There are legion examples of this, and I would suggest you pick one, and go through the exercise. Let’s consider here the claims that the Apollo moon landings were hoaxes, staged by the U.S. government and NASA. How many of the five boxes, above, get checked in an effort to explain this claim?
- Conspiracy: The moon landings were faked because of the space race with the Soviet Union, NASA funding and prestige, and/or distracting public attention away from the Vietnam War.
- Cherry-picking: Any appearance of potential photographic and film oddities are evidence of a hoax while rebuttals can be ignored or dismissed since they’re obscuring the “truth.” (Check out this slideshow of several iconic “hoax photos.”)
- Fake experts: Amateurs examining pictures, seeking, and finding, anomalies that necessitate comprehensive knowledge of photography and lunar terrain (which they lack).
- Moving the goalposts: NASA should be able to provide pictures of the Apollo landing sites to confirm the event—but when such pictures surface—NASA must’ve faked them.
- Logical fallacies: If any of the footage (or any other evidence of the moon landings) appears faulty, it must be fabricated—no other possibilities exist.
Alternatively, the tens of thousands of individuals that worked on, or were involved with, the Apollo program did not all conspire to fake six crewed moon landings between 1969 and 1972. The supposed oddities of photographs and film can be logically explained and the totality of the evidence is consistent with genuine moon landings. These explanations, and this evidence, come from people skilled and knowledgeable in their respective fields (i.e., experts). No moving of goalposts or logical fallacies required. (I wrote about my fascination with conspiracy theorists and the moon landing in a previous email.)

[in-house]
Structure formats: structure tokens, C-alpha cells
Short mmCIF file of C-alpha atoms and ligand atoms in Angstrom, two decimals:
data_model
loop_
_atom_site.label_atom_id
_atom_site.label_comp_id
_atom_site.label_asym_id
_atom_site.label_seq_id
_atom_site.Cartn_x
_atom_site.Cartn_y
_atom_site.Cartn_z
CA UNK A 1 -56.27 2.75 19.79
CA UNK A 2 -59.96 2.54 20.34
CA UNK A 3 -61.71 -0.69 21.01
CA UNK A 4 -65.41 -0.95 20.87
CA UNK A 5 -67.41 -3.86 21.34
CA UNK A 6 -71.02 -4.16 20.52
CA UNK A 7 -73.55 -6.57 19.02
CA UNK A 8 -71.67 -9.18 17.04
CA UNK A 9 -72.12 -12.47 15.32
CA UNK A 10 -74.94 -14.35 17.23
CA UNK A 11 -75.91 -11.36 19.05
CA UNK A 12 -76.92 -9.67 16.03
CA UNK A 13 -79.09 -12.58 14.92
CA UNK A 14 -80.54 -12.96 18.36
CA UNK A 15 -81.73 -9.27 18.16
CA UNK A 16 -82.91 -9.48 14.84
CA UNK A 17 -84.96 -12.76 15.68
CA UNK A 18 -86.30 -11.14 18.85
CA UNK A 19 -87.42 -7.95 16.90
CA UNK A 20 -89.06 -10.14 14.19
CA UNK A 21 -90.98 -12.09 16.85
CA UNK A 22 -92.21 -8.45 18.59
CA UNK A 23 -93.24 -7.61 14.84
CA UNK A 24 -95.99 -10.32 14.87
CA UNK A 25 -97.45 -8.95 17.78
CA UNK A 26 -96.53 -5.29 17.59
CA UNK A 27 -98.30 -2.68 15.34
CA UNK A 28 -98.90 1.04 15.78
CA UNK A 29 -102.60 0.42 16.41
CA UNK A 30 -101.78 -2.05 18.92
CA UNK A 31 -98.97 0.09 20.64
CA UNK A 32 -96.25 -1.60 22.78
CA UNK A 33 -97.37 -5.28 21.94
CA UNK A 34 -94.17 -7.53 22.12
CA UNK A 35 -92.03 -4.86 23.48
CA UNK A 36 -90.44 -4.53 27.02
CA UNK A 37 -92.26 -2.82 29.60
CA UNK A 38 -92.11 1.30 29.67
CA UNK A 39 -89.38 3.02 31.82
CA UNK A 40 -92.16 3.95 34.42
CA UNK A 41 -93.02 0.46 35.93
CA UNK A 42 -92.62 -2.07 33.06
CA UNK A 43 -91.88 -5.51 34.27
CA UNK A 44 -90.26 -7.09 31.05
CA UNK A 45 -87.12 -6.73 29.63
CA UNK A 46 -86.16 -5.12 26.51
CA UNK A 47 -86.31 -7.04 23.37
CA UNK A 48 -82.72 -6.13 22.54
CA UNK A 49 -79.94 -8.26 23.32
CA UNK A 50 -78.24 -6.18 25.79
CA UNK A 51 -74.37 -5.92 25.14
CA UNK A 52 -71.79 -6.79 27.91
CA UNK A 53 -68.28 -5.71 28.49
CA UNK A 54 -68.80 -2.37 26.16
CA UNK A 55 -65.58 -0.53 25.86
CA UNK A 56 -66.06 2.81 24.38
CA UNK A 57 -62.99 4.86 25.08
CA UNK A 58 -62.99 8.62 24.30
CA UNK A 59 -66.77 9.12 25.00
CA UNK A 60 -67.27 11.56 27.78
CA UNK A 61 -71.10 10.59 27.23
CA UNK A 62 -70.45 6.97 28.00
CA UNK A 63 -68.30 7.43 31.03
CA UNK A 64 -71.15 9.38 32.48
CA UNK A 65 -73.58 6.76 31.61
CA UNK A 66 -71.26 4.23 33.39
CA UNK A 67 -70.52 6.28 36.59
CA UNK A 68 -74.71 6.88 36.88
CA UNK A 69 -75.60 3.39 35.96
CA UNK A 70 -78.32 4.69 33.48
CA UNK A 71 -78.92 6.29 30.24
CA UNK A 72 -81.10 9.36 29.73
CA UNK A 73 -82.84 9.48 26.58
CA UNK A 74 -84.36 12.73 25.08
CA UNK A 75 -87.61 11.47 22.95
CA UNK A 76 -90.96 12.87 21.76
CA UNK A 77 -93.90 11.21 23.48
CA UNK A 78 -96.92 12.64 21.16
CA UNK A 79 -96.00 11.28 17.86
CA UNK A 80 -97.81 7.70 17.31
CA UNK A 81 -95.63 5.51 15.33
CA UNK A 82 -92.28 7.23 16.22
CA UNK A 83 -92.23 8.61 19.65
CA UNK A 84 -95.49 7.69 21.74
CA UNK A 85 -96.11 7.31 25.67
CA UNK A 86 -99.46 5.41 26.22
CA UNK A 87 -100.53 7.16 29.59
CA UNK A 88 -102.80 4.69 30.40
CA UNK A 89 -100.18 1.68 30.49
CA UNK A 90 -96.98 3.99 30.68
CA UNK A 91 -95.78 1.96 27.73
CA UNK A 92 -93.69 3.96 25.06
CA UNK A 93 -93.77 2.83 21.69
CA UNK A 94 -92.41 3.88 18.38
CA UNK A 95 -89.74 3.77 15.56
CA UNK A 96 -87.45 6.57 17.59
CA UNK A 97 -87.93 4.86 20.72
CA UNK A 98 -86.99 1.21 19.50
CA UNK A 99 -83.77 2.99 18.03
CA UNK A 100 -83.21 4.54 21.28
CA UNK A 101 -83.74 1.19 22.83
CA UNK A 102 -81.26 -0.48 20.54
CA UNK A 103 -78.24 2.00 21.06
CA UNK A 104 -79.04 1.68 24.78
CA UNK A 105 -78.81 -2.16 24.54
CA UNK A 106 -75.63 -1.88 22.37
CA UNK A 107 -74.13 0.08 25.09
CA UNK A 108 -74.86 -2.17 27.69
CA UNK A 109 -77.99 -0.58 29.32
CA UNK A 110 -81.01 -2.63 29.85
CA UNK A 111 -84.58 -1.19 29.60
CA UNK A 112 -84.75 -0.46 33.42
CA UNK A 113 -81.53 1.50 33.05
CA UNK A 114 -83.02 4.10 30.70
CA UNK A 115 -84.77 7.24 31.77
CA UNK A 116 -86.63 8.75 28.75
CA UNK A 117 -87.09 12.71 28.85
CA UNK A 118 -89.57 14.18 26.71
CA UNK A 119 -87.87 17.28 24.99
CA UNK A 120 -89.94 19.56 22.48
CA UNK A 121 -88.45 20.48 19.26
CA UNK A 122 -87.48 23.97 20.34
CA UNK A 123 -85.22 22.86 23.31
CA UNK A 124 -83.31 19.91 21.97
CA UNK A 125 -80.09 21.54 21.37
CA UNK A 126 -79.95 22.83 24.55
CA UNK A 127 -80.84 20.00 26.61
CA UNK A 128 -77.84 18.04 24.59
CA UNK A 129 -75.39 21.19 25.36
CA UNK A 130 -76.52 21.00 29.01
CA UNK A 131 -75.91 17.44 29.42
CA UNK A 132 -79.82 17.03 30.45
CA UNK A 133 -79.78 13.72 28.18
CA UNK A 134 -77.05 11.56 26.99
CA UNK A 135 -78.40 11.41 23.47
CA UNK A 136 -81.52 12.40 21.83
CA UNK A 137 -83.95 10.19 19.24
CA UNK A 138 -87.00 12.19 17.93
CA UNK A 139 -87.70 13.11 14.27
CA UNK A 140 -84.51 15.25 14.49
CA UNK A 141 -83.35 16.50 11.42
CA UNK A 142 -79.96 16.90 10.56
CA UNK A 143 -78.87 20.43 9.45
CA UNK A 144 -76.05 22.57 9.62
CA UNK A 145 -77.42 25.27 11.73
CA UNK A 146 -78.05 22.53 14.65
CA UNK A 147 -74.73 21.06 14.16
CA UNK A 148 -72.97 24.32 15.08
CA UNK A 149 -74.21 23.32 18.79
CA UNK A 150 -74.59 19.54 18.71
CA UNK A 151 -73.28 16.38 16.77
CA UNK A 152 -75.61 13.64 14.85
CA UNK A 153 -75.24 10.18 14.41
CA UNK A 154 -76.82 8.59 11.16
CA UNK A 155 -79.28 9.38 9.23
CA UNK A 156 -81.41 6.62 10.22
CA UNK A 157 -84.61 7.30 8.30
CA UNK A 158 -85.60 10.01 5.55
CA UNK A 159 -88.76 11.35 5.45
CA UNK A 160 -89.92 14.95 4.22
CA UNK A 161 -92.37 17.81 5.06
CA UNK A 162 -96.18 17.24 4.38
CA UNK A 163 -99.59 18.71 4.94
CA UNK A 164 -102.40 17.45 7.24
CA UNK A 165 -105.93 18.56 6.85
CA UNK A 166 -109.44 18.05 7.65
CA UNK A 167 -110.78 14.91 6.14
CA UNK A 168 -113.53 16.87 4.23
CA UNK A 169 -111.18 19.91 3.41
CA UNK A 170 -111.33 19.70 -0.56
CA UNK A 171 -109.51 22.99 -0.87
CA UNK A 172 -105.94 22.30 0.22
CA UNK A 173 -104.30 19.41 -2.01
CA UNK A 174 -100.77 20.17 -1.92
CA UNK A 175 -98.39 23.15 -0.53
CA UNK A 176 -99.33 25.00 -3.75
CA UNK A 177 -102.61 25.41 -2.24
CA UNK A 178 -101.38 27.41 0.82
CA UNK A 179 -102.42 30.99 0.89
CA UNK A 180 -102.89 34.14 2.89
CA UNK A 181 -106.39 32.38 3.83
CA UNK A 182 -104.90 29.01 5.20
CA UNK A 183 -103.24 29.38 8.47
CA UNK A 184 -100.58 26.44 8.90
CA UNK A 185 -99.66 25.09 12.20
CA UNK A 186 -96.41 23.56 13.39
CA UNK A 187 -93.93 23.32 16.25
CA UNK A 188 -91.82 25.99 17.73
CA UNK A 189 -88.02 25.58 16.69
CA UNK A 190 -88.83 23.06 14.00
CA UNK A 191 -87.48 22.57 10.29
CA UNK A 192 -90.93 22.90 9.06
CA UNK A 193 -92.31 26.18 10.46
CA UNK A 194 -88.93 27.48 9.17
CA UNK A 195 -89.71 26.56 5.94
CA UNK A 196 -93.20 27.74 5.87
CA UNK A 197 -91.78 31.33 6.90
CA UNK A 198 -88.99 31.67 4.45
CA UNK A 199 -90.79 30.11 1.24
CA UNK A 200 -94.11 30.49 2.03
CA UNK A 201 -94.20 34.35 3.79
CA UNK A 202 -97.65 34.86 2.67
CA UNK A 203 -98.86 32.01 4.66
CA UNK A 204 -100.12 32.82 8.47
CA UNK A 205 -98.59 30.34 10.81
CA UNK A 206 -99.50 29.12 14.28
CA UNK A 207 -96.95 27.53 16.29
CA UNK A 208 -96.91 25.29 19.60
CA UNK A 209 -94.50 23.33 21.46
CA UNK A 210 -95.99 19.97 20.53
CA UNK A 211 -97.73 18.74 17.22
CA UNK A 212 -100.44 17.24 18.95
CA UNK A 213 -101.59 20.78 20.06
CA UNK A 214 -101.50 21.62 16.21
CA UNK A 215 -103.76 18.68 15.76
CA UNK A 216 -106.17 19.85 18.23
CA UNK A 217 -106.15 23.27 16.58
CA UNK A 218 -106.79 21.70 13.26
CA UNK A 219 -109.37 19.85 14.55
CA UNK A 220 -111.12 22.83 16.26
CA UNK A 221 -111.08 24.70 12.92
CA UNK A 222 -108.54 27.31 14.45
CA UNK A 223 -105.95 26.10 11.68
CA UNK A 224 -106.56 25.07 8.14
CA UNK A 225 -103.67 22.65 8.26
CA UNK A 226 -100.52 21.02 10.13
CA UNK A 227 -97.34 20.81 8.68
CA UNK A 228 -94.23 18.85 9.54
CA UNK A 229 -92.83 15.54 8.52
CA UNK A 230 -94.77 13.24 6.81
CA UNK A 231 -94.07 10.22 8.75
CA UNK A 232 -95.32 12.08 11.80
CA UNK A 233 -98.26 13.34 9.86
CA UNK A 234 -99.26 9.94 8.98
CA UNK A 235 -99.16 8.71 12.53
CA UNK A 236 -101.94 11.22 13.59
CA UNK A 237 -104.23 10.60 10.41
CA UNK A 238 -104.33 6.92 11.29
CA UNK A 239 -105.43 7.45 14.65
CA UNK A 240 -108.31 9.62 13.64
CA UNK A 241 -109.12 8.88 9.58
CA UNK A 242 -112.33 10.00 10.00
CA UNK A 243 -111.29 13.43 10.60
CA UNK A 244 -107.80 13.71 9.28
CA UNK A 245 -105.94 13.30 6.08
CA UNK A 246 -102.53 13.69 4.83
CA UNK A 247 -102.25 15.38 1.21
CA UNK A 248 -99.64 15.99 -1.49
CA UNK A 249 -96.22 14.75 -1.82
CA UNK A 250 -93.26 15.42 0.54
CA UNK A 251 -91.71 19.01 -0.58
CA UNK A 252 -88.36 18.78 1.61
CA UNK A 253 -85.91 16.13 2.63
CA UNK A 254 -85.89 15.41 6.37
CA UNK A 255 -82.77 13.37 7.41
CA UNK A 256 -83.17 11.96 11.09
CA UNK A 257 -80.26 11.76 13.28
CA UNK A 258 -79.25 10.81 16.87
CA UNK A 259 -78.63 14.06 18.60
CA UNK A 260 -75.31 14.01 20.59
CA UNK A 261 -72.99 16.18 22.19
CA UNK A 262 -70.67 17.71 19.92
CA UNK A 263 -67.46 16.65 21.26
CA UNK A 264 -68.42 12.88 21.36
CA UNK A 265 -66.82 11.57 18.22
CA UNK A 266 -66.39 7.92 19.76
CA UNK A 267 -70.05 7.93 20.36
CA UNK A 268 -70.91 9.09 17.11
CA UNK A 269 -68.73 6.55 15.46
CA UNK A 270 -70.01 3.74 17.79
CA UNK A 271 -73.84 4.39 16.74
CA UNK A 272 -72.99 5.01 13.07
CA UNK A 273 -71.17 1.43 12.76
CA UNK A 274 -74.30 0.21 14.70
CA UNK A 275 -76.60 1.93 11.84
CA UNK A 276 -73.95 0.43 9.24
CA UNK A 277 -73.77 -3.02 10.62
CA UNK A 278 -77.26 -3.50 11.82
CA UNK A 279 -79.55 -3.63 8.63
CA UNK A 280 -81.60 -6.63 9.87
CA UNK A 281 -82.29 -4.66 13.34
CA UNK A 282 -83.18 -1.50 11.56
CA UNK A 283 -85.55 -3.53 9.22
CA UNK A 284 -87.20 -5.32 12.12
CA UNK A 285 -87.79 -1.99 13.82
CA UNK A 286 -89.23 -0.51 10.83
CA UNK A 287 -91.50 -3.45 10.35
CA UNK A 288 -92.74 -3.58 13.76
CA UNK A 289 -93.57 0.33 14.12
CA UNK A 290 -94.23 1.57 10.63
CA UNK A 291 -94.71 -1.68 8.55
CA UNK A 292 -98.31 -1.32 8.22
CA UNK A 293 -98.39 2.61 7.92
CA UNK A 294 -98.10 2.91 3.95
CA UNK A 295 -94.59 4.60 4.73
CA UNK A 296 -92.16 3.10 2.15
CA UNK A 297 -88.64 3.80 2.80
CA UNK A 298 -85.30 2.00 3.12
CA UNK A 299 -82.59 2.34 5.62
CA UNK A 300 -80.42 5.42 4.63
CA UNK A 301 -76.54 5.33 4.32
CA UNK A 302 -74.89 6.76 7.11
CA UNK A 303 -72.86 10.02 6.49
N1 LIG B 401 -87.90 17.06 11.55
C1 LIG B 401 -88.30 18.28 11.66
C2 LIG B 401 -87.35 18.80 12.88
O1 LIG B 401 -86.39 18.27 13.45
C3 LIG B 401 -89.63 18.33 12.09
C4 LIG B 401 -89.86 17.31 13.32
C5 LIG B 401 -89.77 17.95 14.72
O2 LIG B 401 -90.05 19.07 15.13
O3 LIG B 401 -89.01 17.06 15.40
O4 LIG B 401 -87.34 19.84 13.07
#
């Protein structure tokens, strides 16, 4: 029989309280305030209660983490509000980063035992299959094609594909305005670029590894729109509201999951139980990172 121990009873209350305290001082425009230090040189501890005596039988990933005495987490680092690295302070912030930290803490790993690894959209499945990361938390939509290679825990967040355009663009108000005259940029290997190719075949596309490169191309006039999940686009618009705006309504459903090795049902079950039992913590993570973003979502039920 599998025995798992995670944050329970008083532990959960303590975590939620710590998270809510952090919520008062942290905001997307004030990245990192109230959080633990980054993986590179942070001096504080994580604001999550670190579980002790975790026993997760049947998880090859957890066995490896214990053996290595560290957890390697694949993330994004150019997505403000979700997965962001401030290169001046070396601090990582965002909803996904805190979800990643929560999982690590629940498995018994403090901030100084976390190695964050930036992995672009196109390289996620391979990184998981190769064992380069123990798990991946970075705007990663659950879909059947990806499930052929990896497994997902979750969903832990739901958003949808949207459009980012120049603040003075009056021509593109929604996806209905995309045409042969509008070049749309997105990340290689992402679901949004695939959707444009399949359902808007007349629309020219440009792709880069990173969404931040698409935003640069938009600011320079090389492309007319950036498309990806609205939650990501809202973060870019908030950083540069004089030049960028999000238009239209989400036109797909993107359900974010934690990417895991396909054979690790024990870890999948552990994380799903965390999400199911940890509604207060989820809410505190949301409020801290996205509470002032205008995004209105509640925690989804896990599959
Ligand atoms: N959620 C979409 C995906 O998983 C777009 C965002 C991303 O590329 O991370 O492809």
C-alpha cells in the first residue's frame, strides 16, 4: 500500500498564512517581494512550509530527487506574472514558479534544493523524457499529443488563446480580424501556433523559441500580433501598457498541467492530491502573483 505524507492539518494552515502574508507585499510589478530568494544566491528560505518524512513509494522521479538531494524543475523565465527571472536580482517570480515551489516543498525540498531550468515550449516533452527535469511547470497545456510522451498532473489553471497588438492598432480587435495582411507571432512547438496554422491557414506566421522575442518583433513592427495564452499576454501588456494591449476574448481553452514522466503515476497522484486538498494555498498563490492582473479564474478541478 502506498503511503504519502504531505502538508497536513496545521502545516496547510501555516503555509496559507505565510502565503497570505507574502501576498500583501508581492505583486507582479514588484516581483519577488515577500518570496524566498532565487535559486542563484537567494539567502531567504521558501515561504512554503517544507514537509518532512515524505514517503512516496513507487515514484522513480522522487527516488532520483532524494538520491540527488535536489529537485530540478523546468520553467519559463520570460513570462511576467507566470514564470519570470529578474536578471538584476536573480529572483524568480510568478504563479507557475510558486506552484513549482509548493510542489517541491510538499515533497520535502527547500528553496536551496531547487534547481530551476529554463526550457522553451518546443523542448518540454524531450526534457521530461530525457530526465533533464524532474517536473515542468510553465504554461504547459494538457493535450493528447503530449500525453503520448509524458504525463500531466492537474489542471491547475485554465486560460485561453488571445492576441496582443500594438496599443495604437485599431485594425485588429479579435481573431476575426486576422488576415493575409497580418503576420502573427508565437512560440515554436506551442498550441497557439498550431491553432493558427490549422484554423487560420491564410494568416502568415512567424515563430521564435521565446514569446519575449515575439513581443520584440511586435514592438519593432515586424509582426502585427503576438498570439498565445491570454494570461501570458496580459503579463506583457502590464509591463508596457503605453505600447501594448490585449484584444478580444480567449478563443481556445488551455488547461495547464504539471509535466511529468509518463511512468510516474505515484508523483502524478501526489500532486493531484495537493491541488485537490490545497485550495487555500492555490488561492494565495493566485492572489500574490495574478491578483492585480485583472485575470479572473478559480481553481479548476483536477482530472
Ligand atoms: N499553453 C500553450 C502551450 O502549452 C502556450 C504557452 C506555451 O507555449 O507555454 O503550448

What are some things you can do to incorporate red teaming into your mental models? Deliberately assigning people to a red team, or even red-teaming your own opinion, is a way of “gamifying” adversarial ideas that otherwise may seem too intellectually painful to confront. Getting into the habit of performing a premortem on your ideas—envision what can go wrong before the start—is another effective way to test them. Reading literature and consuming media related to good (and bad) critical thinking and reasoning helps. (I included a list of some of my favorite reading materials in this post.) Participating in a journal club can help you consider alternative views from yours, and see things in a new light. (We do this internally and are considering filming them on Zoom for our podcast subscribers.)
Red teaming is more of a mindset to maintain tonically, rather than an obscure tactic to pull out for special occasions. Charlie Munger, Warren Buffett’s right-hand man, encapsulated this mental model during his 2007 USC Law School commencement address: “I’m not entitled to have an opinion on [a] subject unless I can state the arguments against my position better than the people do who are supporting it.”